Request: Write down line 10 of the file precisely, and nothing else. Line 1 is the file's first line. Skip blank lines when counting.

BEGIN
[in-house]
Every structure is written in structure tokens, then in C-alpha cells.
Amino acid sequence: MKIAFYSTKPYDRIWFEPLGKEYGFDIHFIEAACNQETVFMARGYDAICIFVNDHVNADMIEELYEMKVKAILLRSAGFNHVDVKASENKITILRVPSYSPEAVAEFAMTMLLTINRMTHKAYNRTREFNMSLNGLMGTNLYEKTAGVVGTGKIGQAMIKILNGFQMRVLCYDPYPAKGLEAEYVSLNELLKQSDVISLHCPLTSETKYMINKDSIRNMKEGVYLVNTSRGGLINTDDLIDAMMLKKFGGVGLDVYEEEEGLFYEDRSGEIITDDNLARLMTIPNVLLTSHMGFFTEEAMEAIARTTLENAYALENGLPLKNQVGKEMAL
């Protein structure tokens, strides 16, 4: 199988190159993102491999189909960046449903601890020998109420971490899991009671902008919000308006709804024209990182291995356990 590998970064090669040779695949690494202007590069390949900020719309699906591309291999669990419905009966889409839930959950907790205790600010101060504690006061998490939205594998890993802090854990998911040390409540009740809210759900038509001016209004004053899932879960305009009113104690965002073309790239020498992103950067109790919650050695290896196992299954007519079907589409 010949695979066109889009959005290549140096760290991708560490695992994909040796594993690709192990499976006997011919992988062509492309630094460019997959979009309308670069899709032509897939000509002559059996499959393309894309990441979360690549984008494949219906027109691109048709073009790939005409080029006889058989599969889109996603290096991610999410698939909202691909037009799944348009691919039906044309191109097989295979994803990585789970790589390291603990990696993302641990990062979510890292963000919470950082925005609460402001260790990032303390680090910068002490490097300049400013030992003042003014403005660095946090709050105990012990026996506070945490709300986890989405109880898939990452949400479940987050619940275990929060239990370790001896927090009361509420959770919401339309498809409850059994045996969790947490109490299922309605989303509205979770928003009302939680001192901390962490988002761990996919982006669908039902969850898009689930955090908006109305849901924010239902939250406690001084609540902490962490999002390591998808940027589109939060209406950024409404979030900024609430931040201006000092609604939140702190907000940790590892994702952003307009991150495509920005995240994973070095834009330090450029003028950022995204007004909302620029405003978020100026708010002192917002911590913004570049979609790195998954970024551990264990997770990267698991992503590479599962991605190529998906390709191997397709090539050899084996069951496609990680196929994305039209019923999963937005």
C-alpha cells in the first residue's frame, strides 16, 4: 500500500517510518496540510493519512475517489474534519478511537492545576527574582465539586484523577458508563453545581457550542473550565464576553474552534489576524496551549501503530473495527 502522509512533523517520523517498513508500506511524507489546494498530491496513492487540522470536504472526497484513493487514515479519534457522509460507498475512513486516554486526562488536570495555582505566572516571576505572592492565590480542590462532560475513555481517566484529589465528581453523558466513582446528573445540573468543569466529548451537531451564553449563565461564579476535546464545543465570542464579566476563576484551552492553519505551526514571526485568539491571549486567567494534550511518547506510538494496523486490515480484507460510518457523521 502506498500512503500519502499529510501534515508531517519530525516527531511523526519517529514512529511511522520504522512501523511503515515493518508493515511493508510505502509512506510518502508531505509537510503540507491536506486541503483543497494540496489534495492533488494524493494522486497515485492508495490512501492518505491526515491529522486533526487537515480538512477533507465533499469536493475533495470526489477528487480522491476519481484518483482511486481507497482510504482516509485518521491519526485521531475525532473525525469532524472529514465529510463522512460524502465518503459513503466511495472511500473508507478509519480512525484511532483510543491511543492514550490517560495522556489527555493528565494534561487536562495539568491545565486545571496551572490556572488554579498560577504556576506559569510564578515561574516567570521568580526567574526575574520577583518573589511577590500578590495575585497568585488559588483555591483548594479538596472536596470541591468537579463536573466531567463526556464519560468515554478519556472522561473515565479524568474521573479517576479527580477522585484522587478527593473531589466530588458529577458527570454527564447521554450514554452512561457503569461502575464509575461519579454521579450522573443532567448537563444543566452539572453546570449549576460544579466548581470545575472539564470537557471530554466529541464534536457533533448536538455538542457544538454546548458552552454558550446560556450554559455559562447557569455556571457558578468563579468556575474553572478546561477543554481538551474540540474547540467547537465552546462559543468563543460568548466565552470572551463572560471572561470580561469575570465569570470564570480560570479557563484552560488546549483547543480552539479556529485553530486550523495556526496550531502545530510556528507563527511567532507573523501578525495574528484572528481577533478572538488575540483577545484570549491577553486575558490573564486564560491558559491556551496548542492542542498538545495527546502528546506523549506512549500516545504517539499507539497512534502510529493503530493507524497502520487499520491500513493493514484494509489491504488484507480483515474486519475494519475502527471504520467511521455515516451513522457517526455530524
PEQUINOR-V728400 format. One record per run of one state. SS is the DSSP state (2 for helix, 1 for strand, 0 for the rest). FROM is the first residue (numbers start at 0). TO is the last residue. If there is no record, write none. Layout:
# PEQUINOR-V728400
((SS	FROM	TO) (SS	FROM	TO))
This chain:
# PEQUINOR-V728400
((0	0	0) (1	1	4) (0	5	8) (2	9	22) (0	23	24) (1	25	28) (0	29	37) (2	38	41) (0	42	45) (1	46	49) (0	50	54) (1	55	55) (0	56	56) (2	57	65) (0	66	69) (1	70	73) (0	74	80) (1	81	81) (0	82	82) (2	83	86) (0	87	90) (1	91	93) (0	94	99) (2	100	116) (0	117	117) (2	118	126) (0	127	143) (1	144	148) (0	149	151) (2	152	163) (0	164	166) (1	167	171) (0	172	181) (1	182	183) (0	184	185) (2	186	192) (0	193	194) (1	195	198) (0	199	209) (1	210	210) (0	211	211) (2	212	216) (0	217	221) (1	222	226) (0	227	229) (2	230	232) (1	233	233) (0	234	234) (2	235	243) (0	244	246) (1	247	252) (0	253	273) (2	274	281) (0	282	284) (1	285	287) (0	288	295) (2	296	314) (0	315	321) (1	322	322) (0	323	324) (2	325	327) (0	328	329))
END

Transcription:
# PEQUINOR-V728400